Moose criticized for book and movie deals
Montgomery County Police Chief Charles A. Moose has been the subject of heated criticism for his plans to authorize the making of a book and movie about his experiences during the sniper manhunt last fall that instilled fear throughout the D.C. Metropolitan area.
Moose’s wife exacerbated the already strained tensions between the police chief and Montgomery County officials by comparing Moose to Nelson Mandela and Martin Luther King Jr., the Washington Post reported.
Walter E. Bader, president of the Fraternal Order of Police’s Montgomery County lodge, called the comparison “disgusting.”
“Mandela spent a quarter-century in jail fighting for equality and the rights of officers,” Bader told the Post. “Martin Luther King was jailed and killed because he made sacrifices for others. (Moose) is fighting for his own personal profit.”
Moose said if necessary he would fight the county in court to secure a book deal worth more than $170,000 and a movie deal worth an undisclosed amount.
Man jumps out of courtroom window
A man is in stable condition after jumping out of a second story window after being sentenced to five years in prison for beating his girlfriend.
John A. Brock, 33, suffered cuts and broken bones after plunging 20 feet from a courtroom in the Calvert County, Md., Courthouse, the Washington Post reported. Correctional officers were able to apprehend a motionless Brock, who was charged with escape from confinement and destruction of property for breaking the courthouse window.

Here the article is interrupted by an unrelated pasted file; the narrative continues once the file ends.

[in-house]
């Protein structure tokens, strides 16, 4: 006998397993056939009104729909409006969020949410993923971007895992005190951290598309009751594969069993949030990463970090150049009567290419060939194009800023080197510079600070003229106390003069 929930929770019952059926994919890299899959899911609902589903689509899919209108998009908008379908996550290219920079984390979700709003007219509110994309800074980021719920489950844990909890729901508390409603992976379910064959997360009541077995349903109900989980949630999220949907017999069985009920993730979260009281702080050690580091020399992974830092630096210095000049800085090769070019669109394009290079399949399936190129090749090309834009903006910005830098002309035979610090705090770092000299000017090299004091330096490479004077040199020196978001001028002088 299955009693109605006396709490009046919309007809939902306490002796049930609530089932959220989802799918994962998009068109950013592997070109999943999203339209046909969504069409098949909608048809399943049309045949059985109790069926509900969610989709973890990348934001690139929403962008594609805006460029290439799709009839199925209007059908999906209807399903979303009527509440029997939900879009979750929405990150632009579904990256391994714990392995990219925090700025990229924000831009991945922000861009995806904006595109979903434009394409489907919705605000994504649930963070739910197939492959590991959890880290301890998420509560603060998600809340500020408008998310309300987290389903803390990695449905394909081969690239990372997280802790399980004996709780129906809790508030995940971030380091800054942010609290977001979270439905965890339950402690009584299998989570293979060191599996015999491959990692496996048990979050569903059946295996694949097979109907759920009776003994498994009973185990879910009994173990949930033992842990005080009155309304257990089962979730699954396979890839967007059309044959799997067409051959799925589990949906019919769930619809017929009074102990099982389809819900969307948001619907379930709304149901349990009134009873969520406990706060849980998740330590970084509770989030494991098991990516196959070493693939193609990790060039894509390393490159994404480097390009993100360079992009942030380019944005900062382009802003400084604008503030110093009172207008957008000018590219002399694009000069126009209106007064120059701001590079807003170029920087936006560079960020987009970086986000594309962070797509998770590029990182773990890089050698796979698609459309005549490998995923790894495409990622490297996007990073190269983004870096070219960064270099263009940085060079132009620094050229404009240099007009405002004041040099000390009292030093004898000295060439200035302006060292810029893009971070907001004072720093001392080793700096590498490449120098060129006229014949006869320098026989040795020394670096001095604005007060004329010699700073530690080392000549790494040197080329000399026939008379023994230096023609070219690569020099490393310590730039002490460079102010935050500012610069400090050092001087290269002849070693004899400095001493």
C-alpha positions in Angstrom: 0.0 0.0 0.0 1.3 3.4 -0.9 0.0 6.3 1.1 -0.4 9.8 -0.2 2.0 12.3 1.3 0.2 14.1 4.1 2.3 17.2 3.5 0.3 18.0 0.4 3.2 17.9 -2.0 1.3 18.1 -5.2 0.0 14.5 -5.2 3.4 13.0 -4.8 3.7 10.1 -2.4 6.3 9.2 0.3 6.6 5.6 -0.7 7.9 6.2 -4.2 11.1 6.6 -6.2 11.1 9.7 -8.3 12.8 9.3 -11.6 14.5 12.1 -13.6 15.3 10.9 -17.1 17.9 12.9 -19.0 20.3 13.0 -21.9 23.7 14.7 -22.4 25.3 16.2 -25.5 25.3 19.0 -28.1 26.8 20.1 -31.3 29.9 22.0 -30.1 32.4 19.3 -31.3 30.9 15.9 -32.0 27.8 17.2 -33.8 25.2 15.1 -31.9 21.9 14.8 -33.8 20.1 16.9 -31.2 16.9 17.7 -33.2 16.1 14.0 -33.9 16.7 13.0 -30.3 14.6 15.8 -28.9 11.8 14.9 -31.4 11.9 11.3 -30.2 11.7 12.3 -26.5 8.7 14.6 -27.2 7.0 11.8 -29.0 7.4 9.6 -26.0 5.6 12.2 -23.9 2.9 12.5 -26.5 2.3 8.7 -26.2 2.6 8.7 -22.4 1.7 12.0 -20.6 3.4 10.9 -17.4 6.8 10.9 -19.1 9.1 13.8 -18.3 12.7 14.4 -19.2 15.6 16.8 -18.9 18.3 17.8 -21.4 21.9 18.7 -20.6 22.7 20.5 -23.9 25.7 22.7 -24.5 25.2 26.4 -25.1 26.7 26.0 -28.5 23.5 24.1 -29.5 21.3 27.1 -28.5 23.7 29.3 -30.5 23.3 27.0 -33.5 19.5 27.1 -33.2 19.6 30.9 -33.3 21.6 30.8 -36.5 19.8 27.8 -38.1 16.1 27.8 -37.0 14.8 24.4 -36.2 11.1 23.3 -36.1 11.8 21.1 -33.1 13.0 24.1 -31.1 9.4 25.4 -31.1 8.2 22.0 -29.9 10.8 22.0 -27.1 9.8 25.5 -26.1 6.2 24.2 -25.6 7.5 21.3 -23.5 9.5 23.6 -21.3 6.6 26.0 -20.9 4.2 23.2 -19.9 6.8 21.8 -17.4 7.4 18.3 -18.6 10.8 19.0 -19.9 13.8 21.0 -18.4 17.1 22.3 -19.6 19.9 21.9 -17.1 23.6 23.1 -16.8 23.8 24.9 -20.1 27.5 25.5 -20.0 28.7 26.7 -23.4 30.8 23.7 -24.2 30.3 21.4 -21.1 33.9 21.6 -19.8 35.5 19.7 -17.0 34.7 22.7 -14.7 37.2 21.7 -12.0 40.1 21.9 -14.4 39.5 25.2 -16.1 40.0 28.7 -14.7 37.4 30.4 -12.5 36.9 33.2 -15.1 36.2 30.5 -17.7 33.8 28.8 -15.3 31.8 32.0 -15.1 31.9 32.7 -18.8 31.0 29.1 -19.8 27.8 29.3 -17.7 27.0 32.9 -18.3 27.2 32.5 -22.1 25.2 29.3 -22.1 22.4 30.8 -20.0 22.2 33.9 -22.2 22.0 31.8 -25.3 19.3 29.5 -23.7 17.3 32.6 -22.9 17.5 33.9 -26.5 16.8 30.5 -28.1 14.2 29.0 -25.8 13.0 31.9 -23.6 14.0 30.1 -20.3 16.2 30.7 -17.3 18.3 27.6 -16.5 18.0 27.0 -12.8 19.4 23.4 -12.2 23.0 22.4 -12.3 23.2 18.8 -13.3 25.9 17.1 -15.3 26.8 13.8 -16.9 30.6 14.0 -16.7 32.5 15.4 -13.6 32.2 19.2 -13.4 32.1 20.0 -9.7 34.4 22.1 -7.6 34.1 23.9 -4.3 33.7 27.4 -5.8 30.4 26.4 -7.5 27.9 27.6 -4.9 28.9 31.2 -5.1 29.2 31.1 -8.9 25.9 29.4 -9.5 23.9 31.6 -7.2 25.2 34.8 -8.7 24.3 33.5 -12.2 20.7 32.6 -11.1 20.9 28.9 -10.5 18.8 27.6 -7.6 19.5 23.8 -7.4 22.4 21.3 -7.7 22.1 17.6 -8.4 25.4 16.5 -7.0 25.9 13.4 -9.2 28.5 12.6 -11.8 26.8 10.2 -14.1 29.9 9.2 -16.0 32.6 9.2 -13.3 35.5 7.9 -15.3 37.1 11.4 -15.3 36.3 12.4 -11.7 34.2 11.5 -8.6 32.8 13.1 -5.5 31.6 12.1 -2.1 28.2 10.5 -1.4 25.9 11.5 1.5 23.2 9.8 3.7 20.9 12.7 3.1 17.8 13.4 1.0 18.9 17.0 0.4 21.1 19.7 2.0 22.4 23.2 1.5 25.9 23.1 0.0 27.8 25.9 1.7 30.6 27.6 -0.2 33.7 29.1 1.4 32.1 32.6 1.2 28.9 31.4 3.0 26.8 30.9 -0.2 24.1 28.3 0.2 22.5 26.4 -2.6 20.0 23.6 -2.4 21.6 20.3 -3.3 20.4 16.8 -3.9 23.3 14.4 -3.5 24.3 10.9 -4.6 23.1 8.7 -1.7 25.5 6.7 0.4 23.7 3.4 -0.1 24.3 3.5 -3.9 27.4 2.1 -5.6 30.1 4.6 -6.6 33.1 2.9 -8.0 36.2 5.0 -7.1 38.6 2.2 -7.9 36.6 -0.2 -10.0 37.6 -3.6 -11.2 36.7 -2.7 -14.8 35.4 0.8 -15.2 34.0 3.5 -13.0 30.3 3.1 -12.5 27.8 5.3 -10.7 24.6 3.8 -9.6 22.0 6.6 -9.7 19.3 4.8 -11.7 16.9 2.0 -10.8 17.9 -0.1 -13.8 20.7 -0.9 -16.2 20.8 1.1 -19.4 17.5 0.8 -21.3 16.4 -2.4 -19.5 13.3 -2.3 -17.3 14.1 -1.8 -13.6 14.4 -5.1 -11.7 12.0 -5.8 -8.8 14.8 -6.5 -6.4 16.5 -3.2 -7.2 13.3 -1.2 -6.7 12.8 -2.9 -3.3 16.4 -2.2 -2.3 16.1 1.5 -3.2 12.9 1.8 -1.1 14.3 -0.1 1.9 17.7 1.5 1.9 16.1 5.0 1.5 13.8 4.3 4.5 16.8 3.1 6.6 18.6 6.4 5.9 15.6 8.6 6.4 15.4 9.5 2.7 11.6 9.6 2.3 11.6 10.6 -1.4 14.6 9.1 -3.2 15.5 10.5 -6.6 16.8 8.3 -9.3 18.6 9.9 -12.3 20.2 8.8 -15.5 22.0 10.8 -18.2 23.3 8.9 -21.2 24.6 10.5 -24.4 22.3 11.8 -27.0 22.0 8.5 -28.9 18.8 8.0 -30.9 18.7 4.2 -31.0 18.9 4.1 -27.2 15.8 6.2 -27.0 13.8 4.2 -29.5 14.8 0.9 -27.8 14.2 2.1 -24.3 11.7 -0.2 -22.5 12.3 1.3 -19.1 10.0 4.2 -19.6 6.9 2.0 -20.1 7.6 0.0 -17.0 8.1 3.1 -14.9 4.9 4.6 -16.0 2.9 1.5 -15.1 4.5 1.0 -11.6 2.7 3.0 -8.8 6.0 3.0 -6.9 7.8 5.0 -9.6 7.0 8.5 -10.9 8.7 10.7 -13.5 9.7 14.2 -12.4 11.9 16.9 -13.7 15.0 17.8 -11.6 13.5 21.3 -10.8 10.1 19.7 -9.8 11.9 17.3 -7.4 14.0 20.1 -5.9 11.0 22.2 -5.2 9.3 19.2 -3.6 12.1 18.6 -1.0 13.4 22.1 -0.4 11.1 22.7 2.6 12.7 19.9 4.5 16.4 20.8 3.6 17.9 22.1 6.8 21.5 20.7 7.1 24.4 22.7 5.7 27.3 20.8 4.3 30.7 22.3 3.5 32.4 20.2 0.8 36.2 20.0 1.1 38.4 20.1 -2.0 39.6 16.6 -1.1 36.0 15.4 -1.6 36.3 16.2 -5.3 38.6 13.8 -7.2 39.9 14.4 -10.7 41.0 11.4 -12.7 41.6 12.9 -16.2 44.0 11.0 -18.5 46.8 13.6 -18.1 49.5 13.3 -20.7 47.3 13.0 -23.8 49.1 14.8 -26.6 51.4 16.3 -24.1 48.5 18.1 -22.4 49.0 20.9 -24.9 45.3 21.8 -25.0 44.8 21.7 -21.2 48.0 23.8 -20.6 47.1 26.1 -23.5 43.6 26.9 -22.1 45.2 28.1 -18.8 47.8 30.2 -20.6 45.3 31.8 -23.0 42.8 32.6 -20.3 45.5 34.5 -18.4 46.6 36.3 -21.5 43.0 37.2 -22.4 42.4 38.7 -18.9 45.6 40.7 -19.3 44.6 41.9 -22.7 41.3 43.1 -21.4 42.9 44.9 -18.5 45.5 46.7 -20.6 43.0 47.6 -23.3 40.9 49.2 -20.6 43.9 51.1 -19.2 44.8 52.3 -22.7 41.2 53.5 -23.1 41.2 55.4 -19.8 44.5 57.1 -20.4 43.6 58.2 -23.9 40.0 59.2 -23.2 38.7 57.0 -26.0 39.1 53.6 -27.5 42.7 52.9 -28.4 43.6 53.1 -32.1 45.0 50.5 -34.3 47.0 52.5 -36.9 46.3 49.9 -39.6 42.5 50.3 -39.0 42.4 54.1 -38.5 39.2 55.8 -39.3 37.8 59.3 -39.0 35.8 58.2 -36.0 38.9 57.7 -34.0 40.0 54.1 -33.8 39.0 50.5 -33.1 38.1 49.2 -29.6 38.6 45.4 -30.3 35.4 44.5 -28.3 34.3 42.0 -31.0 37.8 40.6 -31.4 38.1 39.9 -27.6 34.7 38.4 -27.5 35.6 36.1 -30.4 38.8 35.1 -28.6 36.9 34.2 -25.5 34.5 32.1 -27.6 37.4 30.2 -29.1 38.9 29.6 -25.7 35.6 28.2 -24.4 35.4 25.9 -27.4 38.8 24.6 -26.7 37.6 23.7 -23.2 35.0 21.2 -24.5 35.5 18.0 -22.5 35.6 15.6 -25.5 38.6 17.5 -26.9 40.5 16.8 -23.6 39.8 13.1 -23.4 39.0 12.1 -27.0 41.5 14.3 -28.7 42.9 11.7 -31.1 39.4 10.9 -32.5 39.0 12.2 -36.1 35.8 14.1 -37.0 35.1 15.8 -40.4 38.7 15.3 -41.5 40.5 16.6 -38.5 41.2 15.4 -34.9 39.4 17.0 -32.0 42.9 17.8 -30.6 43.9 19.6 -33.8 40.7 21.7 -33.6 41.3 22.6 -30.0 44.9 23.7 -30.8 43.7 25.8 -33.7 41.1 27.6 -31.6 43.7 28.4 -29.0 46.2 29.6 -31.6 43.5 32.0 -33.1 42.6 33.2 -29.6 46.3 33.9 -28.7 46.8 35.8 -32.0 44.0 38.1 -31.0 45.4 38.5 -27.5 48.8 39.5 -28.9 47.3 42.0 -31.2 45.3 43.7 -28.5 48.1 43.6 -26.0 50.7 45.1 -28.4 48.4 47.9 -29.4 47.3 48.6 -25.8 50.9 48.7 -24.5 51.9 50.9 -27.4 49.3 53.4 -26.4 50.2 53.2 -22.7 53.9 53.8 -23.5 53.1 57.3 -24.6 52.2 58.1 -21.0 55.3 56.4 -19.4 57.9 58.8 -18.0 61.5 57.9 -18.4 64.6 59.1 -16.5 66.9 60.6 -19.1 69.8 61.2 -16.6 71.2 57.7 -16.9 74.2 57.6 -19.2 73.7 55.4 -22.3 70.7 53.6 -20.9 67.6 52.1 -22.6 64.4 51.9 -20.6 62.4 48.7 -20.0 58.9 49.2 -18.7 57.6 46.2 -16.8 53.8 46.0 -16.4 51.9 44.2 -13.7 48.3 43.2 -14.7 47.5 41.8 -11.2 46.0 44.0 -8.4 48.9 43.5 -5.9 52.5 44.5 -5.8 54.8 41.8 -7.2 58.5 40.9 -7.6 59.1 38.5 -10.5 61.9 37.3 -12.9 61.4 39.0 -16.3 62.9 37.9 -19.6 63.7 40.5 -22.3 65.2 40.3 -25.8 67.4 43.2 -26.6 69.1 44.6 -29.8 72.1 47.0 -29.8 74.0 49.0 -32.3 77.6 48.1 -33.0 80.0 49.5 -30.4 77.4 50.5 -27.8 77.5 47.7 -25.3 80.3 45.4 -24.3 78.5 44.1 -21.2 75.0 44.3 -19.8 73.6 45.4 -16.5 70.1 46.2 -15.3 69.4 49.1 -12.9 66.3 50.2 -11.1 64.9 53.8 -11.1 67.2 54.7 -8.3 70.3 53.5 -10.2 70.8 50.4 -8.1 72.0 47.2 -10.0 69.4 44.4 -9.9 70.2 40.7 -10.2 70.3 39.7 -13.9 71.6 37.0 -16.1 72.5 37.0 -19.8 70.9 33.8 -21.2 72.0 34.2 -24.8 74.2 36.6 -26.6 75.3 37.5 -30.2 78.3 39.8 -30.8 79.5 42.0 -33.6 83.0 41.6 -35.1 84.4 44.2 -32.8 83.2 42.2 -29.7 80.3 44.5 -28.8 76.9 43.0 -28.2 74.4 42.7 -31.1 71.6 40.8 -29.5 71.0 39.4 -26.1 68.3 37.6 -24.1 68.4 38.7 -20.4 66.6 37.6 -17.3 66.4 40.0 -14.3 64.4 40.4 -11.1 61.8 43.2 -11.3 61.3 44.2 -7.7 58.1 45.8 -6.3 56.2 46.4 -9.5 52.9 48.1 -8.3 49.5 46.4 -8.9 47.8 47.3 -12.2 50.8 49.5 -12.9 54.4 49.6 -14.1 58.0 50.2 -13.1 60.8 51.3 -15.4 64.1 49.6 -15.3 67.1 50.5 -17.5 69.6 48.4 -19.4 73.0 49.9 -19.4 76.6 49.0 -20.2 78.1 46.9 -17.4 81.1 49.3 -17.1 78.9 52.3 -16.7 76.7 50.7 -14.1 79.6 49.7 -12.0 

After being sentenced, Brock told the judge, “If you give me five years, I might as well throw myself out that window.” Brock then turned toward a nearby window and ran headfirst through the glass, a witness told the Post.
“There was pandemonium in the courthouse,” Maryland Deputy Attorney Laura L. Martin told the Post.
Council cuts MPD budget
The D.C. City Council cut $3 million from the Metropolitan Police’s proposed budget, derailing the department’s plans to increase its staff by 100 officers next year.
Although the cuts reduce the total proposed budget from $379 million to $376 million for the fiscal year 2004, the budget still increased from a 2003 budget of $321.5 million, the Washington Times reported.
MPD wanted to increase its manpower from 3,700 officers to 3,800, as part of an effort to increase patrols in District neighborhoods, the Times reported.
Councilmembers told the Times that they were concerned that the $3 million dollars wouldn’t be used for paying new officers, and added that budget increases in the past have not led to hiring more officers.
Councilwoman Kathy Patterson (Ward 3) said MPD’s funds should be allocated more efficiently, the Times reported.
“The committee recommends better managing the force we have as the most sensible and cost-effective way to increase police visibility,” Patterson wrote in a budget analysis, as reported by the Times.
Patterson said the budget cut would free up more money for the D.C. public library system and raise salaries for city employees.